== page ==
Ryan McCowan, fiber access product manager for ADTRAN, recently participated in an UBB2020 webinar on mobilizing SD-Access with 10G PON. Having some prior knowledge of the subject at hand, I still find different points of view to be very informational as I continue to track these emerging technologies. Items I found particularly interesting were:
There is a lot of talk about software-defined networks (SDN) and network functions virtualization (NFV). But so far, the discussion has largely left out the access networks — mobile, broadband, and voice connections to the customer — which are crucial to building a full SDN and NFV platform. What exactly is required to build software-defined access (SD-Access)?
What good are SDN and NVF if they are incompatible with the technology that connects to the customer? Billions of customers worldwide require a connection to the first hop in the network, known as the last mile, which means that somewhere there is a piece of technology that must connect to the network from the customer premises, a device known as customer premises equipment (CPE).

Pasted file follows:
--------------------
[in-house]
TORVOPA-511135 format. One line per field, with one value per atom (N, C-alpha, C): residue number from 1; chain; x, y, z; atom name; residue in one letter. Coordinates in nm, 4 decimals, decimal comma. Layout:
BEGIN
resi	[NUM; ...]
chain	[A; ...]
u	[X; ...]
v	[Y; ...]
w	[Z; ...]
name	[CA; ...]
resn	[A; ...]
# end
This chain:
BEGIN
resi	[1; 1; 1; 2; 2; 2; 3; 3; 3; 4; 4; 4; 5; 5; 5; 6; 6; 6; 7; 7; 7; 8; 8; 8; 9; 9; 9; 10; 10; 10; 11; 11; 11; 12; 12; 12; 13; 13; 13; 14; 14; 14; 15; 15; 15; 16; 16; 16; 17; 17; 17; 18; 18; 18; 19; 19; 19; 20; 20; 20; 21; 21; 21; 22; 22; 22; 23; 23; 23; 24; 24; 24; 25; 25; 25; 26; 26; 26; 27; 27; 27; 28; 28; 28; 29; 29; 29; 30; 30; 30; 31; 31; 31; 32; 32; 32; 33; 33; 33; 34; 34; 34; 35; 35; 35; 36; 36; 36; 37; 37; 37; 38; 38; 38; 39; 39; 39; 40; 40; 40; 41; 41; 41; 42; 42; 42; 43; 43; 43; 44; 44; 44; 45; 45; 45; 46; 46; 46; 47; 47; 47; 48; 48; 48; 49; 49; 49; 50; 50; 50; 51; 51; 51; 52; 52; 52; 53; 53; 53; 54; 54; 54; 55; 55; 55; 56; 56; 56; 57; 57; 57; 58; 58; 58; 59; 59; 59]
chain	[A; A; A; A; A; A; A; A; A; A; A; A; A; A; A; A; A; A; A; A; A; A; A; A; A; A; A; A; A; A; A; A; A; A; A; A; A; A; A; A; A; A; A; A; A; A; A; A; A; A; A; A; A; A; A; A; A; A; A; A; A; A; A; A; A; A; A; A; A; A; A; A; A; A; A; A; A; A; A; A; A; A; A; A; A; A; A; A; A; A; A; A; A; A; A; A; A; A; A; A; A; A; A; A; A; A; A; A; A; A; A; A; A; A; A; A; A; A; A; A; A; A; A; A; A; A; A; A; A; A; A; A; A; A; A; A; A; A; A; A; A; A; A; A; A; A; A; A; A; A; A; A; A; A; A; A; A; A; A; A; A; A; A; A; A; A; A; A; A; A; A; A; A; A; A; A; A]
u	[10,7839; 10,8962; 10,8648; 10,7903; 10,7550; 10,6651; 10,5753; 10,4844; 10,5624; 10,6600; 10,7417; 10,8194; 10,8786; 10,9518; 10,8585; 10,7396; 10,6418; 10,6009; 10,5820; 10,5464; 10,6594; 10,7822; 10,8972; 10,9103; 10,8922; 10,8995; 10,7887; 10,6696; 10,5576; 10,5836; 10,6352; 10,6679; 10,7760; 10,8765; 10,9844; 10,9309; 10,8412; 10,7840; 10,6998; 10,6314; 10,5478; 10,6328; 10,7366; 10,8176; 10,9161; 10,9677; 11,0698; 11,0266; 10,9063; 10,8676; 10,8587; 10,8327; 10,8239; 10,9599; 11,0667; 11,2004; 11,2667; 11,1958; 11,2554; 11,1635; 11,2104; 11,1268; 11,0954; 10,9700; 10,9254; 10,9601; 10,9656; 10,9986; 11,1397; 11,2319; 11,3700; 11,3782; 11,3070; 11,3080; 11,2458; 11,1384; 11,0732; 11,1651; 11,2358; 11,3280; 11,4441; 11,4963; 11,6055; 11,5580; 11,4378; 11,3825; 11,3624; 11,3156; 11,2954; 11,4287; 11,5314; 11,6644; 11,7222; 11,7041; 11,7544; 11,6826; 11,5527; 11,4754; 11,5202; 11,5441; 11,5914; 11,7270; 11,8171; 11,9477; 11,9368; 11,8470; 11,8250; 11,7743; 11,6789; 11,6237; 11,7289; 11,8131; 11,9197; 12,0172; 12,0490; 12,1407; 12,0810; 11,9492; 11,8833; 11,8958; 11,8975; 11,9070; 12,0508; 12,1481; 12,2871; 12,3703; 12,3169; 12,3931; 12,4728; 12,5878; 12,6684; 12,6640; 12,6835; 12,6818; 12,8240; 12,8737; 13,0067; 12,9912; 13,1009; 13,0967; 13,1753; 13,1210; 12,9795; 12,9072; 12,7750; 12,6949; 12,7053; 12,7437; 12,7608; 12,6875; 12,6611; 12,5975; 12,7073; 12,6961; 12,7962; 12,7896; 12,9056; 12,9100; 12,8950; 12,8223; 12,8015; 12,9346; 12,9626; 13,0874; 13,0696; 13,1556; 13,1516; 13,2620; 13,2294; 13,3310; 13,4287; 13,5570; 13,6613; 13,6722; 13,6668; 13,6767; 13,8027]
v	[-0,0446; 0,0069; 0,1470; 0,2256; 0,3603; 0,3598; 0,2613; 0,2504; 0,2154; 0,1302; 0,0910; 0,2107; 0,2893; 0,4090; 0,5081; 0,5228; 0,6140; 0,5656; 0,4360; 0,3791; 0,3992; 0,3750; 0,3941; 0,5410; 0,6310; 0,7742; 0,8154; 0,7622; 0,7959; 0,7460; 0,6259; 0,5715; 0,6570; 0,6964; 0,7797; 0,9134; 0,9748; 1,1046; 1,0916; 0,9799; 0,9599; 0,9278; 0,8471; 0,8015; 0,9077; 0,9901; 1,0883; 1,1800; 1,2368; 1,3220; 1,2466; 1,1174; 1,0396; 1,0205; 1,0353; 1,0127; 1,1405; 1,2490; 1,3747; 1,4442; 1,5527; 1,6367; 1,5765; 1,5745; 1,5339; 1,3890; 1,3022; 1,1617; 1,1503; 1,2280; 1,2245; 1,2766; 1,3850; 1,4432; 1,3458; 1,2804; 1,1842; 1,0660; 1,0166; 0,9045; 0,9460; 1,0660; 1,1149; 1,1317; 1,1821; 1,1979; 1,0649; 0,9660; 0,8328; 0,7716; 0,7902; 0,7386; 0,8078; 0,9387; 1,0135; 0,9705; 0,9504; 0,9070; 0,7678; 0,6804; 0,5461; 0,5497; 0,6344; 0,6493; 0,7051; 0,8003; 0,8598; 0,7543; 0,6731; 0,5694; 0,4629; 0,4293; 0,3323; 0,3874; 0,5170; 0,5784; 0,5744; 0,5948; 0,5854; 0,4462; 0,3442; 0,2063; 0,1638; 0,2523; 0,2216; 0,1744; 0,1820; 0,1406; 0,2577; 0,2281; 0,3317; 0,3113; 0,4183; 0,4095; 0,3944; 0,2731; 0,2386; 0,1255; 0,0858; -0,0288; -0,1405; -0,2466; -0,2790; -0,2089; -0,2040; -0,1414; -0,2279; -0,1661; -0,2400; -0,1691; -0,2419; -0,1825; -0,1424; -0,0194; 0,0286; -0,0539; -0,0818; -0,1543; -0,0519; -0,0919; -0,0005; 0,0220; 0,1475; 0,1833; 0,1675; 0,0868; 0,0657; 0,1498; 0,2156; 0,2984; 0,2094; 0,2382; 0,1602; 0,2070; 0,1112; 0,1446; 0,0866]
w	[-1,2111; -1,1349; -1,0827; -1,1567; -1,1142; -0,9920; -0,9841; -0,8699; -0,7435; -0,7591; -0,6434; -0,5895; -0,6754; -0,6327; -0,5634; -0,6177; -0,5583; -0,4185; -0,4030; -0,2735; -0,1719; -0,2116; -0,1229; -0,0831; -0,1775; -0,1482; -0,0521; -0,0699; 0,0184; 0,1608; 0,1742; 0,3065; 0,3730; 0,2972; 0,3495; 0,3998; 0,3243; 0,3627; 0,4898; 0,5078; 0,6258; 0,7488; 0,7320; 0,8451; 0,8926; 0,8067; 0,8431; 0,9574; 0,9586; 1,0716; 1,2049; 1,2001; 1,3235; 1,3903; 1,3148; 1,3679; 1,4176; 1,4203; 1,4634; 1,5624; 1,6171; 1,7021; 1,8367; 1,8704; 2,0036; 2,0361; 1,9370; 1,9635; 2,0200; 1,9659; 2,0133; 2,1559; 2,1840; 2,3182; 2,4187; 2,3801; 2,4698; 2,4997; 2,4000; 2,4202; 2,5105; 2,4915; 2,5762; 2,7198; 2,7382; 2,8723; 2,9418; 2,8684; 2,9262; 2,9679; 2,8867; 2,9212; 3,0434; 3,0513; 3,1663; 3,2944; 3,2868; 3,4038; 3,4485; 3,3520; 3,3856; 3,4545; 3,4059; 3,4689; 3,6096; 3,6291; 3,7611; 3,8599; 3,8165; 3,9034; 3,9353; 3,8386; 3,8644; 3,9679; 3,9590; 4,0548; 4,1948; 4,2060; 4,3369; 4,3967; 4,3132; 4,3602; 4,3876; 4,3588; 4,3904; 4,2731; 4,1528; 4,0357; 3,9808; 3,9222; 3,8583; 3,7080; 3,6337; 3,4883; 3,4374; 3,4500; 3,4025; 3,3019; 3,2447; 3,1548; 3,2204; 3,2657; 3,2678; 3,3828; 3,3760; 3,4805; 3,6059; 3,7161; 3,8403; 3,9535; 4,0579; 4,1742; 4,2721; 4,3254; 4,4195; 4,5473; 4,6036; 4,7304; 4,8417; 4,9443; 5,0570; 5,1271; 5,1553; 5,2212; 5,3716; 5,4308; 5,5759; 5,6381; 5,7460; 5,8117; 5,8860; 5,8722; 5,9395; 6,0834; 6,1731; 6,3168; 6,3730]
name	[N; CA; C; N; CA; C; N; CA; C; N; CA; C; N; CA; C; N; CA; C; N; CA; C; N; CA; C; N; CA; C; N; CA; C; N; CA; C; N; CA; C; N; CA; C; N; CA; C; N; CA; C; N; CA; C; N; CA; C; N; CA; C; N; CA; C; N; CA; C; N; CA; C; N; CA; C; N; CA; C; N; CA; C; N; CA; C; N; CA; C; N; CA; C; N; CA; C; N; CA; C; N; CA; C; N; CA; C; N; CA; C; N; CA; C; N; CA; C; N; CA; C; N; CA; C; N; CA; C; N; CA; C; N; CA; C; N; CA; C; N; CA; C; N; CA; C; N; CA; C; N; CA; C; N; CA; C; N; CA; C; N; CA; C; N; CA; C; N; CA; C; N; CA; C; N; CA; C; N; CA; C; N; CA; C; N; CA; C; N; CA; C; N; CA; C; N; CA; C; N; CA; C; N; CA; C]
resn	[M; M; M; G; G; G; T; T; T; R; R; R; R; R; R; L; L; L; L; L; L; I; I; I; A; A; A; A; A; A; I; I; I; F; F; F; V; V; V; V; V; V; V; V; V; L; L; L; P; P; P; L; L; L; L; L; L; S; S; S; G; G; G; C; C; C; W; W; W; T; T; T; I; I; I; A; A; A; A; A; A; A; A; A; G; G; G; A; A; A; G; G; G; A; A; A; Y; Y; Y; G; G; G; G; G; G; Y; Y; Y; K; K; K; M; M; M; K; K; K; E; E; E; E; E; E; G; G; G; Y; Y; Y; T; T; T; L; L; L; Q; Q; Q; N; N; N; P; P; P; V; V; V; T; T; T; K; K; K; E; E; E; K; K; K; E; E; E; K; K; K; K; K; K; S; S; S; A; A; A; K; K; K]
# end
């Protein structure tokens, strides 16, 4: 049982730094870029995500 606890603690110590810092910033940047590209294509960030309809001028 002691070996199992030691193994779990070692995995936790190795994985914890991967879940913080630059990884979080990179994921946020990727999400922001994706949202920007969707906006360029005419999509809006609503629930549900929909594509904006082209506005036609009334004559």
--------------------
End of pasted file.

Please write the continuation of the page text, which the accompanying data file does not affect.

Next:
To rapidly roll out new NFV services that can be controlled on an end-to-end basis, service providers need an open SD-Access platform that integrates with NFV. This platform needs to be open, flexible, and programmable, enabling configuration of the underlying access hardware to be made via software.
There is a huge trend underway in technology: The move from pipelines to platforms. Platforms have displaced pipelines to take the business world by storm – whether it’s a video platform such as YouTube or a housing platform such as Airbnb. The same trend is taking hold in the telecom world, where service providers need to respond by building open platforms for the telco cloud.
Let’s start defining pipelines vs. platforms. The concept has been described by authors Marshall W. Van Alstyne, Geoffrey G. Parker, and Sangeet Paul Choudary in the book, Platform Revolution, as well as in an article published in the Harvard Business Review (HBR) last year, titled, “Pipelines, Platforms, and the New Rules of Strategy.” A pipeline, according to the authors, creates value by controlling linear activities in a value chain. Think of the way you buy a cable service, then get a cable box, then buy movies from the cable company. Platforms, on the other hand, connect producers and consumers with a higher value exchange. An example is the Apple App Store.
The most successful services today, whether it’s the iPhone, Netflix, or Airbnb, are platform models that have created rich ecosystems that deliver a huge amount of value toconsumers. The platform gives the consumer a tool to get access to what they want whenever they want it.